-Silyl ethers are relatively stable.
-the O- will be a result of a natural deprotonation in an aqueous solution at pH7: that is, if the proton is acidic enough ( which was one of my questions)

GCT

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Re:Silicon-carbon compound chemistry
« Reply #4 on: June 30, 2005, 01:05:13 PM »
It seems that you've got quite an unstable TSA, tertiary intermediate...

Nucleophile

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Re:Silicon-carbon compound chemistry
« Reply #5 on: June 30, 2005, 01:27:30 PM »
What exactly makes the TSA unstable?

cbee

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Re:Silicon-carbon compound chemistry
« Reply #6 on: June 30, 2005, 04:09:08 PM »
Siyloxide anion will not be deprotonated at ph=7.  Silicon is significantly more electropositive than carbon so this proton will be less acidic than the corresponding carbon analog.  If (using a suitlably strong base) you did deprotonate this species, the resulting anion would be too reactive to be useful.


Cisco

Nucleophile

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Re:Silicon-carbon compound chemistry
« Reply #7 on: June 30, 2005, 05:01:06 PM »
Yes, true, but IIRC, Si-OH on the surface of silica is acidic...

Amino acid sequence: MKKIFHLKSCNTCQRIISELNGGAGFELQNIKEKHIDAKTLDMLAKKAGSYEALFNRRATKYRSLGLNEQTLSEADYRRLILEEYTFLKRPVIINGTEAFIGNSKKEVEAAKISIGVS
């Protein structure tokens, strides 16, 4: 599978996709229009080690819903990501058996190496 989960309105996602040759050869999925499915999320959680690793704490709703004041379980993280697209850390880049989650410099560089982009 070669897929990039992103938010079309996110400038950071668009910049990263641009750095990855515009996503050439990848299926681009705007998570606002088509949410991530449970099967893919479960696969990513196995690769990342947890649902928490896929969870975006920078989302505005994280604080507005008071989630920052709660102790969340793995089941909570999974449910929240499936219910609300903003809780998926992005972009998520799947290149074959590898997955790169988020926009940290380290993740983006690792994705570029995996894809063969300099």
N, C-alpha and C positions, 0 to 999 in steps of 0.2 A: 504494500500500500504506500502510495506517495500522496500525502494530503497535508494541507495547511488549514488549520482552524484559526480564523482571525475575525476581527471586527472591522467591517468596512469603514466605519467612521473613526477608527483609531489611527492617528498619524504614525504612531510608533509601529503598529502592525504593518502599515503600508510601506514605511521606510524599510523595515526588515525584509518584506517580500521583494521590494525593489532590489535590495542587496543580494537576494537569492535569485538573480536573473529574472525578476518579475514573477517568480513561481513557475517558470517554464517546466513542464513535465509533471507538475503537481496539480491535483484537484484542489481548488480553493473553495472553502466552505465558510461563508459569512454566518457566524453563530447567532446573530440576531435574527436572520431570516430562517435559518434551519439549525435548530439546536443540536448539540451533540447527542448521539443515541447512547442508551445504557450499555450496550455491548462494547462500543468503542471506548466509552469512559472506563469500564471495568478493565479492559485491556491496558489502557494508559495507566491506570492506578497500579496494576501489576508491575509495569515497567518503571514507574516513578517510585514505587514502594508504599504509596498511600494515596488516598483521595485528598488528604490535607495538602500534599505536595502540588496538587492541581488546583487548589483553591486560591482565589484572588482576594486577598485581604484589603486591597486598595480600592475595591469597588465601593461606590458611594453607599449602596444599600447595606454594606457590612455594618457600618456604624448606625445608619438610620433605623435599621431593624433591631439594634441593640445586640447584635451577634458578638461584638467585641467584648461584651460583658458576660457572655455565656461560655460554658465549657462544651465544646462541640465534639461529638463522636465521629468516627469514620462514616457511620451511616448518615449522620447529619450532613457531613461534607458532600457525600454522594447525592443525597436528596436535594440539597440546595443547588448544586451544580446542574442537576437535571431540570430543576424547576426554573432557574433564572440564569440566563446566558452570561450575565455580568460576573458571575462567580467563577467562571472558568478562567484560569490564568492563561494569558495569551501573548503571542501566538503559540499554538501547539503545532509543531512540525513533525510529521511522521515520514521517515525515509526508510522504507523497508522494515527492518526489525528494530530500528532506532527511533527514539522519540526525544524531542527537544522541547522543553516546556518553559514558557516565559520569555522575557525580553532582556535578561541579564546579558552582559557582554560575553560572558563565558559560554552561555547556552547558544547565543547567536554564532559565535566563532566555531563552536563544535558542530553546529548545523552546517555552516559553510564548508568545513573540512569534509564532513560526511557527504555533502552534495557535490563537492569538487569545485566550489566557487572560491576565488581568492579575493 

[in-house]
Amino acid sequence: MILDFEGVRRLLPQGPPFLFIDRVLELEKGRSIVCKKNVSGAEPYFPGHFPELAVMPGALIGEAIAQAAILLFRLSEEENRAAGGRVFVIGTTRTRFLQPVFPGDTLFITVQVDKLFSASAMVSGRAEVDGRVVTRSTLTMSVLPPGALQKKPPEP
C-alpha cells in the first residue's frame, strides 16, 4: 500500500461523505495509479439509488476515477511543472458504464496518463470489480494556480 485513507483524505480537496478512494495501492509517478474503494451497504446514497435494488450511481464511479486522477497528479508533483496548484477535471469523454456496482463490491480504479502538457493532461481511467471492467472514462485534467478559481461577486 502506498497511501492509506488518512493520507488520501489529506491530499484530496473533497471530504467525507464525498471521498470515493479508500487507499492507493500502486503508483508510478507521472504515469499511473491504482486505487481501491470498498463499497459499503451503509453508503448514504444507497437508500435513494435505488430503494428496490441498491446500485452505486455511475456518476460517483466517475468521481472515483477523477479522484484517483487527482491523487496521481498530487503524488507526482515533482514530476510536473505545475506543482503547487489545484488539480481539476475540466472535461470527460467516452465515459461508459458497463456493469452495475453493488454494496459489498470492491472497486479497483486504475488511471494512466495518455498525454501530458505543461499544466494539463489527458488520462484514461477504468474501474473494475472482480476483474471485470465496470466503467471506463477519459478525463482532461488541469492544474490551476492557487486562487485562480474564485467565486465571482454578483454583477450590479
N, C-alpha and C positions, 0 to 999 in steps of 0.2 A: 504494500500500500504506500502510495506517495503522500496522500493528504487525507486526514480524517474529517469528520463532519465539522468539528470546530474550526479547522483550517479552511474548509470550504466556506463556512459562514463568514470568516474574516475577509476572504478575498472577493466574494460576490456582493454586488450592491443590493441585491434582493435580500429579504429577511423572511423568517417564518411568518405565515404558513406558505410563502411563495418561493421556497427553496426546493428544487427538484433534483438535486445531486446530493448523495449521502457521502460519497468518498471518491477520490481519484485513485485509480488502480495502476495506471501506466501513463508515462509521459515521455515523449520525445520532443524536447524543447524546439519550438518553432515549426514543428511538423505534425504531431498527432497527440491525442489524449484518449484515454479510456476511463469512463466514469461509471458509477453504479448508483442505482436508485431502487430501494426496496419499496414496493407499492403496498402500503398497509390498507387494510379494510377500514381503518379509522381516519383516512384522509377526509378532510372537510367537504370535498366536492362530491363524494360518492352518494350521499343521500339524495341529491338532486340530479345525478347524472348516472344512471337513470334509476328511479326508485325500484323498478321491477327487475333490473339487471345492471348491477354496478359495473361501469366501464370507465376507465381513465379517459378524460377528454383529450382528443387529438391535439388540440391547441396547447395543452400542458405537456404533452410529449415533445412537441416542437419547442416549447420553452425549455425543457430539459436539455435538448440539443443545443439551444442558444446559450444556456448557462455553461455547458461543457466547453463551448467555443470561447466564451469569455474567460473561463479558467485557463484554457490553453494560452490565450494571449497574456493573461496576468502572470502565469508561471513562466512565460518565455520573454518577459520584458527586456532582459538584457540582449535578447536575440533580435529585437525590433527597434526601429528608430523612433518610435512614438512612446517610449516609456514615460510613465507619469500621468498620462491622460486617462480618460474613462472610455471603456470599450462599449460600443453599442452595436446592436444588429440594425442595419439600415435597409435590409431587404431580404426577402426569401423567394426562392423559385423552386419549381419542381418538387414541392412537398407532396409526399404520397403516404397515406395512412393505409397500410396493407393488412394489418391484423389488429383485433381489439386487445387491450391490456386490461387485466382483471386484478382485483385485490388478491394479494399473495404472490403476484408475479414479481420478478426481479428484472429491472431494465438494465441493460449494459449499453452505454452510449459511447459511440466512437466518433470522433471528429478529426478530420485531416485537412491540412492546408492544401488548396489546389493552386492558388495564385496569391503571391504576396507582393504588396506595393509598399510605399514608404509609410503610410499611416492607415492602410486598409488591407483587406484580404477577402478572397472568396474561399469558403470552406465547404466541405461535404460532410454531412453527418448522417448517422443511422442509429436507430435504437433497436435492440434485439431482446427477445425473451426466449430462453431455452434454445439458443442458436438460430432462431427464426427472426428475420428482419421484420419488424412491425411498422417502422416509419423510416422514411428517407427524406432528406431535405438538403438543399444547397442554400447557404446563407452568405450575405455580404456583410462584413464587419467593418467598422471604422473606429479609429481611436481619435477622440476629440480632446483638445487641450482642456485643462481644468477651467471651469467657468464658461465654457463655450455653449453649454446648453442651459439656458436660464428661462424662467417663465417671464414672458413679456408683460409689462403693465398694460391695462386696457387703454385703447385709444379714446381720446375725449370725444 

Damn, I've just realized how little about the chemistry of Silicon I know.

EDIT: besides, isn't electronegativity first and foremost about sigma donation? IIRC, Silicon is a pi-acceptor, and thus Si-OH can be acidic.
« Last Edit: June 30, 2005, 05:25:06 PM by Nucleophile »

cbee

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Re:Silicon-carbon compound chemistry
« Reply #8 on: June 30, 2005, 05:55:27 PM »
Silica is very mildly acidic.  The problem is that you need something that will exist in anionic form at pH7 which this species will not.

Also, I'm not sure (and I could be wrong, I can't remember this stuff too well) that Si is a good pi acceptor.  Don't you need a vacant pi orbital for this?  You have no pi* or pi orbitals period in the valence shell, empty or not, in hybridized silicon, do you?  Anyway, even if you do allow back bonding, while often important, does not usually overide strong sigma bond effects, does it?  I'm not saying that this hydrogen is not acidic at all, just not to the degree you require.  Have you thought of something like florine?  You won't get the naked anion, but it is electronegative.